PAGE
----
By Steve Patterson
PHILADELPHIA (CBS) – In Campaign 2014, voters will head to the polls tomorrow in Pennsylvania.
They’ll choose a Democratic candidate for governor to go up against Governor Tom Corbett in the Fall.
Pounding the pavement in Philadelphia.
Katie McGinty, Allyson Schwartz, Rob McCord, Tom Wolf – united in their opposition to incumbent Republican Governor Tom Corbett – divided on who should take him on.
But from adding jobs through infrastructure to medical marijuana decriminalization, to overhauling education reform – it’s the similarities that are striking.
We asked – what makes you different?
“One thing I do well is bring Republicans and Democrats together,” says McGinty.
“People are saying there’s something bolder and more energetic, not just about our policy positions, the higher driller’s tax, et cetera, but out approach,” says McCord.
“What sets me apart is my experience, my background, which is very different,” says Wolf.
“This election is about who brings the experience, who really will get things done in Harrisburg,” says Schwartz.
If it all sounds familiar, political policy expert Ellen Kaplan says you’re right.
“They are very similar,” says Kaplan.
The biggest difference her Independent watchdog found drastically different tax rates on natural gas drilling which will lead to public school funding.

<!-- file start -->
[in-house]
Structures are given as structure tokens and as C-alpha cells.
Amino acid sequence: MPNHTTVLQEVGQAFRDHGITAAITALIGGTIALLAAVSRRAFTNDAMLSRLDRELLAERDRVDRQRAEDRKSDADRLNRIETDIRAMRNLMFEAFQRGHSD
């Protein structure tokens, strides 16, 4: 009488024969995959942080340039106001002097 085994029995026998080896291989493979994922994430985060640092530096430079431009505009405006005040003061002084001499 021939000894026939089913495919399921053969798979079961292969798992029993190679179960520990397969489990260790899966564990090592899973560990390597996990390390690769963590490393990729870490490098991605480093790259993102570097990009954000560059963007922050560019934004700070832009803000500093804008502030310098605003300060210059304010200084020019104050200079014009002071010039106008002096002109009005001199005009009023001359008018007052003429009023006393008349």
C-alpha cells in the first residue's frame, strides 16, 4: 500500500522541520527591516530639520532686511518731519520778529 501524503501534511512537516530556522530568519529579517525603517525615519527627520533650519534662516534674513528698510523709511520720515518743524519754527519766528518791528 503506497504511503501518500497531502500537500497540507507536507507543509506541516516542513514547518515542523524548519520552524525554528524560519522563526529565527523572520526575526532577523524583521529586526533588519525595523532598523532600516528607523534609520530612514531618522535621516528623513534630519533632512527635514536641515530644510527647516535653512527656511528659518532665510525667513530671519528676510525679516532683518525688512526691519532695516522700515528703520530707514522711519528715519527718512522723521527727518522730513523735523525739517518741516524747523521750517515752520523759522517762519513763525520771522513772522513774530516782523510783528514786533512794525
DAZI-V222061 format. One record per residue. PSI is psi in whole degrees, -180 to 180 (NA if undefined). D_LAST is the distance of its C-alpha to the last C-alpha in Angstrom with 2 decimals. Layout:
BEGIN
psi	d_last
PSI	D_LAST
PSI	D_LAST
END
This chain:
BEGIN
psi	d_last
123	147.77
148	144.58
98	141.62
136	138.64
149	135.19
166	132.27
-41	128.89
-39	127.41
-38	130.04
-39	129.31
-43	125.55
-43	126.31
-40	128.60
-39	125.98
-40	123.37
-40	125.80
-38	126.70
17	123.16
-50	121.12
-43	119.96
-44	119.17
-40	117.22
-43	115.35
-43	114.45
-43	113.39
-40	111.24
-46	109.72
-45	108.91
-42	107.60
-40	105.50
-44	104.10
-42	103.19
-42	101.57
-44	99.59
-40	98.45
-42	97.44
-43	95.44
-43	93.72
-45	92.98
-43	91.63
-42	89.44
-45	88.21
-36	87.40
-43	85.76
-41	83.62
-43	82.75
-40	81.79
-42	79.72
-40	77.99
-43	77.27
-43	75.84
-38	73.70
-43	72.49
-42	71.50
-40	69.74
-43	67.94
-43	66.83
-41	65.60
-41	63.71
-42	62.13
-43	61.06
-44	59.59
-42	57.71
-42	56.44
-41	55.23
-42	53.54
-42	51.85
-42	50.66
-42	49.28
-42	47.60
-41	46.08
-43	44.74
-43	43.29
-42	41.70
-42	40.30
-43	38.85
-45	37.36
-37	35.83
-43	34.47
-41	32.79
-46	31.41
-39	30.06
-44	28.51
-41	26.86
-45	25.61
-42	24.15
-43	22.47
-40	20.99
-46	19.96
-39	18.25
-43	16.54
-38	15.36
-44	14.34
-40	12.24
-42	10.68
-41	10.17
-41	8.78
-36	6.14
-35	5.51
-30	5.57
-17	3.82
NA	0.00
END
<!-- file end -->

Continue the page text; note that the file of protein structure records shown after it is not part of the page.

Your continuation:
“McCord wants a 10 percent severance tax. McGinty wants a reasonable tax and Allyson Schwartz and Tom Wolf want a 5 percent tax,” says Kaplam.
But for the real last minute scoop, Kaplan says it’s more about your favorite style over substance.
“All of them say I’m not going to be Tom Corbett,” she says.
When it comes to primary voting for local and state elections Philadelphia gets a bad rap for not showing up.
“In Philadelphia County, we haven’t had a wonderful record for turnout,” says Kaplan.
Political Policy Expert Ellen Kaplan says only 16 percent of the electorate in Philadelphia County came to vote in 2010 and that’s when there was an open seat for Governor.
But how strongly to voters feel this time?
It’s a question that brought a lot apathy.
“A lot of people don’t think their opinions matter,” a voter said.
“With the lack of action in Harrisburg and Washington, people might be a little disillusioned with politics,” voter Ben Schwartz says.
Kaplan says that’s not so unusual, but potential voters need to realize how connected Harrisburg is to Philadelphia.
“Harrisburg controls our schools, Harrisburg controls the parking authority, Harrisburg controls the board who oversees Philadelphia’s budget,” says Kaplan.
And she’s hoping potential voters realize that quickly.
“We strongly encourage people to come out to vote, it’s just unfortunate the turnout has not been terrific,” says Kaplan.